ICLEI local action summit on climate and sustainability underscores federal government “no show”


The federal climate research program was AWOL from the 2008 ICLEI Local Action Summit for North America, where more than 300 local elected officials and their staff, from Alaska to Florida, gathered to help one another tackle the hard choices that global climatic disruption presents for normal decisionmaking.

From May 14-16, the Albuquerque Convention Center was a hotbed of complex problem-solving and knowledge-sharing on climate and sustainability efforts at the local level. Mayors, county executives, water managers, land use planners, and sustainability staffers from cities, towns, and counties dotting the US landscape were there to learn what works, what doesn’t, and how to navigate the future.

The host organization – “ICLEI—Local Governments for Sustainability”—originated as the International Council for Local Energy Initiatives at the World Congress of Local Governments for a Sustainable Future, in 1990 at the United Nations in New York City.  Now in its 18th year, ICLEI serves as a capacity-building network, clearinghouse, and hub for consulting expertise for more than 800 local governments worldwide, and has built an impressive array of results-oriented campaigns and programs for both mitigating and adapting to climate change.  For three days at this year’s Local Action Summit, local elected officials and their key staff attended plenary sessions designed to inform and inspire, and participated actively in lengthy break-out sessions formatted for serious, detailed problem-solving and one-on-one networking.
The wide-ranging agenda covered water resources (especially what to do in cases of droughts and floods), transportation challenges, energy use and production, and agriculture. It spanned just about every economic sector, and made impressive attempts to cover every imaginable decision that local planners face every day.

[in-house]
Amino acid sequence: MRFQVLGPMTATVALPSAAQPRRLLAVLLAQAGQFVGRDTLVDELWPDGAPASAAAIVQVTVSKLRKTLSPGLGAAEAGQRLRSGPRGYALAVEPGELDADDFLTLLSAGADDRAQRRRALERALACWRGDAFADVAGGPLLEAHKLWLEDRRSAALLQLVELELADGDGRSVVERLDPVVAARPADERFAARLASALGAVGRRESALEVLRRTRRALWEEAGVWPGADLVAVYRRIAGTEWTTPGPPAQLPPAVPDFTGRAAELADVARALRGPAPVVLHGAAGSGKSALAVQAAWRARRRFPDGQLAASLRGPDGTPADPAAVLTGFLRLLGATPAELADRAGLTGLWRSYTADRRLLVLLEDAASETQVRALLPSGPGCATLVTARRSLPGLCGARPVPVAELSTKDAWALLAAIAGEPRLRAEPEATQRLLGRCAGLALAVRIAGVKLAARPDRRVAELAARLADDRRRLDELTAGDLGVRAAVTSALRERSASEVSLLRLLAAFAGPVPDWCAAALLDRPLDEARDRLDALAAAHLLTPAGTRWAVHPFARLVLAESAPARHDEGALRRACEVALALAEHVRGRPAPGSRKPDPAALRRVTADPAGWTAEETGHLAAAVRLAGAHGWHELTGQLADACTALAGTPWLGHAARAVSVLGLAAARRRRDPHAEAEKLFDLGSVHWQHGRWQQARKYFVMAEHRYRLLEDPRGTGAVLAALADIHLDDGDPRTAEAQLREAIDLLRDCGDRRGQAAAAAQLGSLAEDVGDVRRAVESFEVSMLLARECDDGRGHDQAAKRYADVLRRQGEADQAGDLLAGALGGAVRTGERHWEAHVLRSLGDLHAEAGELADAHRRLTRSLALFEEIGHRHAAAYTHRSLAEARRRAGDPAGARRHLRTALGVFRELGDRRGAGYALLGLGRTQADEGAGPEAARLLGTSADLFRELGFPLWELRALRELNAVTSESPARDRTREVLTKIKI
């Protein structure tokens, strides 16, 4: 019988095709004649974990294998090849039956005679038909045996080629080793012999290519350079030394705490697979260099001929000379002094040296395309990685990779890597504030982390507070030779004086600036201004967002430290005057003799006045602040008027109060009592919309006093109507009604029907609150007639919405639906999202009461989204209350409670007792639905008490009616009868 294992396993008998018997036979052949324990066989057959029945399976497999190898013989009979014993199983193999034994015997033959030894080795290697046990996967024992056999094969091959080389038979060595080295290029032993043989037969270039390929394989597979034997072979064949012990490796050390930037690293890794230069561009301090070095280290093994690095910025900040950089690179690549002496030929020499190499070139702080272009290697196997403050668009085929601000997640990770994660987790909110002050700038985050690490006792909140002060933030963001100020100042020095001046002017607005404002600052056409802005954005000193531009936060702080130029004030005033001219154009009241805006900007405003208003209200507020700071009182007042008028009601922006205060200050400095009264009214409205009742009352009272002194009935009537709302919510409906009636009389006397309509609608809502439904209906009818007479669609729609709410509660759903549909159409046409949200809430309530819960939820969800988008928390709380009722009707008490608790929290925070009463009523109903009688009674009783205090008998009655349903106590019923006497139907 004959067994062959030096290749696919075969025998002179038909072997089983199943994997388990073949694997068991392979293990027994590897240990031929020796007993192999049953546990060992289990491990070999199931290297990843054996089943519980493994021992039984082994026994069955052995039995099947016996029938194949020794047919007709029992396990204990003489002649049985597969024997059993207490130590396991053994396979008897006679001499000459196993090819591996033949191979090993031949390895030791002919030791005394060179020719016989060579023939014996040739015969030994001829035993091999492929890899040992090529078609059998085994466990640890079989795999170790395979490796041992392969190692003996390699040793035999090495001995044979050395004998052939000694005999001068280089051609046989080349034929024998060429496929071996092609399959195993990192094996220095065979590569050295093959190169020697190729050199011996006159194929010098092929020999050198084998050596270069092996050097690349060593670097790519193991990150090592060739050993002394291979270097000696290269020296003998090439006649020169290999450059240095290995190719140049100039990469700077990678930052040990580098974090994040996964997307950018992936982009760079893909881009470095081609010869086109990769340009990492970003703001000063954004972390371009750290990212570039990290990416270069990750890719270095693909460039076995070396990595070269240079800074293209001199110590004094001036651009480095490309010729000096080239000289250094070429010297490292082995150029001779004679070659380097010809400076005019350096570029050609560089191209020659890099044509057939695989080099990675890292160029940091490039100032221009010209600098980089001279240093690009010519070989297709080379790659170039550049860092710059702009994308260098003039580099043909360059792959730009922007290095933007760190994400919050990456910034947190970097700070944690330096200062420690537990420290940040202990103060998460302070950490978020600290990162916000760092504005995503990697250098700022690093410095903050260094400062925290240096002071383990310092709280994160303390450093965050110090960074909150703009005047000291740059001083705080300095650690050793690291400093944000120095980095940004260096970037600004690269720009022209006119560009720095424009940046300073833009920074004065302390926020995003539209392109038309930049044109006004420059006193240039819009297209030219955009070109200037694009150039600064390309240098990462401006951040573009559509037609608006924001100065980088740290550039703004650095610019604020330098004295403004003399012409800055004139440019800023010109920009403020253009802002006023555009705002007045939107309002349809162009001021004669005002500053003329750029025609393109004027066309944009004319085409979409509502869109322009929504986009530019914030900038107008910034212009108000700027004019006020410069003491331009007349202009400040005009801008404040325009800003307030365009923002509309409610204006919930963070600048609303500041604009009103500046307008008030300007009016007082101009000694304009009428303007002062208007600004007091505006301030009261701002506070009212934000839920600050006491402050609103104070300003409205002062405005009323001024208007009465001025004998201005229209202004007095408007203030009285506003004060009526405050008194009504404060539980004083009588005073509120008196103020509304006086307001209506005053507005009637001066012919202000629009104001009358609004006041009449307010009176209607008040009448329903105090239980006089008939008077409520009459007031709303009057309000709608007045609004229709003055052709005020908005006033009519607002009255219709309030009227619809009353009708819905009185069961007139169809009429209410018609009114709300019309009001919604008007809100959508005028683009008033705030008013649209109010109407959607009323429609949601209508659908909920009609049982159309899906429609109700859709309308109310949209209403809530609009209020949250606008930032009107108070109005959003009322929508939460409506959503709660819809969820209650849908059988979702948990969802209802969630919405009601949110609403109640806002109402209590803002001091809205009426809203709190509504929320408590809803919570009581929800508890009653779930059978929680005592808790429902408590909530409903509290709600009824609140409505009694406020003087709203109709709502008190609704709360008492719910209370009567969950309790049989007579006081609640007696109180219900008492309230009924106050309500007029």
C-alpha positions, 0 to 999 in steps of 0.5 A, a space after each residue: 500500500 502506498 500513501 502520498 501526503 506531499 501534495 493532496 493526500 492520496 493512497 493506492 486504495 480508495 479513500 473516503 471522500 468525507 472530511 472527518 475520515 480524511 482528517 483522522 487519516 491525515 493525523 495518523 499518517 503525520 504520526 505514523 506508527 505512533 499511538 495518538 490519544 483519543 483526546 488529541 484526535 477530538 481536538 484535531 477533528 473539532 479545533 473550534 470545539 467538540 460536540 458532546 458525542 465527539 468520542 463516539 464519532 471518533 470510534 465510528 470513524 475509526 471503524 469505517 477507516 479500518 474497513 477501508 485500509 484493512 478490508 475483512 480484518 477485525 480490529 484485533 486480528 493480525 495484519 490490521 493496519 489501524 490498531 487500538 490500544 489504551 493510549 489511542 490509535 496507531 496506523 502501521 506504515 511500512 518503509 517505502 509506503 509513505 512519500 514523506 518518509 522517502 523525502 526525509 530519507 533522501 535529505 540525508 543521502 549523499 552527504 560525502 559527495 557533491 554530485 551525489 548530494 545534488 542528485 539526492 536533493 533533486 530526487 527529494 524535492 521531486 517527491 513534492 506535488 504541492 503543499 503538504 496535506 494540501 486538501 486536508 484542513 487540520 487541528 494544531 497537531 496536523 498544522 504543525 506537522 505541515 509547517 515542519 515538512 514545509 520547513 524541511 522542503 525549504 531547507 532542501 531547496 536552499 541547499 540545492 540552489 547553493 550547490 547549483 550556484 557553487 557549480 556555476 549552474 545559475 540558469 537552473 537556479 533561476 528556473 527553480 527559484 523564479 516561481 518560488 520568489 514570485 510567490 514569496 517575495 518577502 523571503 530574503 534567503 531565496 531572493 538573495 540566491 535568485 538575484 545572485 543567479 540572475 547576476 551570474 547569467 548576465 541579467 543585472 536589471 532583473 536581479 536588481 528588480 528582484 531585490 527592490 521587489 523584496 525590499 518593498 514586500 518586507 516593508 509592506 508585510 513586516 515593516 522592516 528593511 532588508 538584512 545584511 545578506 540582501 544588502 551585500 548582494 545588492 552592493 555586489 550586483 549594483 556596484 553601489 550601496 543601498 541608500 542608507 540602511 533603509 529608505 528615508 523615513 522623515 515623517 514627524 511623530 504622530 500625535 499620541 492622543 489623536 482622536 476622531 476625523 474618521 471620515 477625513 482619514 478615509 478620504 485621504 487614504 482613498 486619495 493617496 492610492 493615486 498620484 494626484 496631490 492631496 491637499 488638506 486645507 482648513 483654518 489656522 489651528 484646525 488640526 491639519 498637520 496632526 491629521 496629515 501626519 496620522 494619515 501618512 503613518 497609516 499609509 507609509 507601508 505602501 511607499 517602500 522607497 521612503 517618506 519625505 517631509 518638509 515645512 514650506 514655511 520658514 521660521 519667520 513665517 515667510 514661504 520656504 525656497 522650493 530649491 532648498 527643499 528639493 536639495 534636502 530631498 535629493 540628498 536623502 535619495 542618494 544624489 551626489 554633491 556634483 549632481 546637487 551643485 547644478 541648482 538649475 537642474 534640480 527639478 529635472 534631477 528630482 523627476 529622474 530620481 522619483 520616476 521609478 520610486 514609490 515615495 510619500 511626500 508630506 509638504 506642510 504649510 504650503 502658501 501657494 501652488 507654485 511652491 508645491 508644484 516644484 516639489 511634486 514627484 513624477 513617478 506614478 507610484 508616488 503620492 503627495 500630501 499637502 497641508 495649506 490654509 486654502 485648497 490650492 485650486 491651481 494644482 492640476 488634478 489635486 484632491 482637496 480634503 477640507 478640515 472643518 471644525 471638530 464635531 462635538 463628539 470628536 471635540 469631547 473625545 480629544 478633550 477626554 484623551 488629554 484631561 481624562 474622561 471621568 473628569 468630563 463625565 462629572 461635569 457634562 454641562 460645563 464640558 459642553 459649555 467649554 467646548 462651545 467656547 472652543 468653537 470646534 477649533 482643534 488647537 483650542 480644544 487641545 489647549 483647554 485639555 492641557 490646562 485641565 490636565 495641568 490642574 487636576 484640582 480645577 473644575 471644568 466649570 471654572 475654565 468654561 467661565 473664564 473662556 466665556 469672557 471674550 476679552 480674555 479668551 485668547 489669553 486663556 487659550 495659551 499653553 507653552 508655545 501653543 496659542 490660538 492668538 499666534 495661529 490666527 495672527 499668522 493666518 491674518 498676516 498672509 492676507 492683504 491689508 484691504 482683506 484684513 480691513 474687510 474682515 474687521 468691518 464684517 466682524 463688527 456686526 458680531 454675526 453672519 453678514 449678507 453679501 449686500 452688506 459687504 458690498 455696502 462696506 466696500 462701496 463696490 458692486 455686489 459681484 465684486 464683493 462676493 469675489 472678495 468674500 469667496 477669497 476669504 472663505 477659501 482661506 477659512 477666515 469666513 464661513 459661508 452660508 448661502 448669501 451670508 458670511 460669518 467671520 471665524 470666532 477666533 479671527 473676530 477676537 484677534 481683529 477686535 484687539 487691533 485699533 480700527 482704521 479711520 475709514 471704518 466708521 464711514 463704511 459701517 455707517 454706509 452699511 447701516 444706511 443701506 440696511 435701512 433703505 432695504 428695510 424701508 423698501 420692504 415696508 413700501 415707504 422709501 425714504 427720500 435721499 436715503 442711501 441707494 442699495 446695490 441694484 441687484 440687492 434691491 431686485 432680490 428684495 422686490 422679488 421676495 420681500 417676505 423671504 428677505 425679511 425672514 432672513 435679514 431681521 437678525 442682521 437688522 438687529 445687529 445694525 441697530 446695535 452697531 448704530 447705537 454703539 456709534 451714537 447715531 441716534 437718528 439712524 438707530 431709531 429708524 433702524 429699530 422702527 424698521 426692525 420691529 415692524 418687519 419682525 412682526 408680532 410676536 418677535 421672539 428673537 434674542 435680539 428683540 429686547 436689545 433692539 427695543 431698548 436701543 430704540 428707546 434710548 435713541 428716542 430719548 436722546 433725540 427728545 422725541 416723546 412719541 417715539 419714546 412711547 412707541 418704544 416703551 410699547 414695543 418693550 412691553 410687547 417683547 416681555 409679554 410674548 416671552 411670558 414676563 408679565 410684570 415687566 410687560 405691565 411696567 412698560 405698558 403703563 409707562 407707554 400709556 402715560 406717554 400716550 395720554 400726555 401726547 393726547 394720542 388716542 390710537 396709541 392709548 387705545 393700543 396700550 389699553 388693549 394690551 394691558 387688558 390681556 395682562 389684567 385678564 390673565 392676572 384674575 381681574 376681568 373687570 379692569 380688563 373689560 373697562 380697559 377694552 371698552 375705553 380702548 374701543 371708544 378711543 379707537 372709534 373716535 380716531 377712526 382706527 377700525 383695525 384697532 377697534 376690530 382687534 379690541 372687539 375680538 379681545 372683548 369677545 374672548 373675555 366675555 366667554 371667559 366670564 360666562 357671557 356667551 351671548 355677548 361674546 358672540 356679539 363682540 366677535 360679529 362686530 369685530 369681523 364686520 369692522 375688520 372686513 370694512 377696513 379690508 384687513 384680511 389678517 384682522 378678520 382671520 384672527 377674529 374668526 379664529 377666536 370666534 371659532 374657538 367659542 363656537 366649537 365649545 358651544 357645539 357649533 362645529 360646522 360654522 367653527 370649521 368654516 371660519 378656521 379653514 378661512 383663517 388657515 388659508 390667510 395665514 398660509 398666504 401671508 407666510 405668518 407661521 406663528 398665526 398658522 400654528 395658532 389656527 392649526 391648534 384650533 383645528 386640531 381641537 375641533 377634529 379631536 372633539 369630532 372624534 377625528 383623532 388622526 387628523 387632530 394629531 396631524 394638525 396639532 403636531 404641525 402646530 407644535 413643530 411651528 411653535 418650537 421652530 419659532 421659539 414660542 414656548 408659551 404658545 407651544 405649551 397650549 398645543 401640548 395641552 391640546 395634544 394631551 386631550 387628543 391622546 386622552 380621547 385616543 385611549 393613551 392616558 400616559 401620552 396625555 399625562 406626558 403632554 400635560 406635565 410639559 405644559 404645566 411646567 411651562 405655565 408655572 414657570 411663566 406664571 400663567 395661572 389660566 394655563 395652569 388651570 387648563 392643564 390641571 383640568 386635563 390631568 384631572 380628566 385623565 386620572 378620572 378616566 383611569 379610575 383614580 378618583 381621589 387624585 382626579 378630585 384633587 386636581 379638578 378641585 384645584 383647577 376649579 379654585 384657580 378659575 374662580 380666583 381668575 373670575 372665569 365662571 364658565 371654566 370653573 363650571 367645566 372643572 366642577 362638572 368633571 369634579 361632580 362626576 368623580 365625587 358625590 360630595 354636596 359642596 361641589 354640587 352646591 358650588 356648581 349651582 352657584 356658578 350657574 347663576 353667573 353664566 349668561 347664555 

Anne Polansky, Senior Associate with CSW, attended the conference, and repeatedly raised the fundamental question: “What do local officials need and/or want from the federal climate programs?” With just a few notable exceptions, the question drew a collection of responses ranging from blank stares, shrugs of indifference, sighs of frustration, and a few sharp comments, the most notable being: “This administration has been a total ‘no-show.’” 

In our recommendations to the next President, being developed collaboratively through our National Climate Change Preparedness Initiative, we will call for the next administration to connect solidly with ICLEI, its Executive Director Michelle Wyman, its talented staff, and, most importantly, with its experienced members, who are much in need of guidance, information exchange, expert assessment, and mutual support. Local officials from Juneau to Sarasota joined ICLEI with a judgment that this group was their best bet – and, in all likelihood, in recognition that their national government has essentially disconnected climate change research and assessment from local stakeholders.

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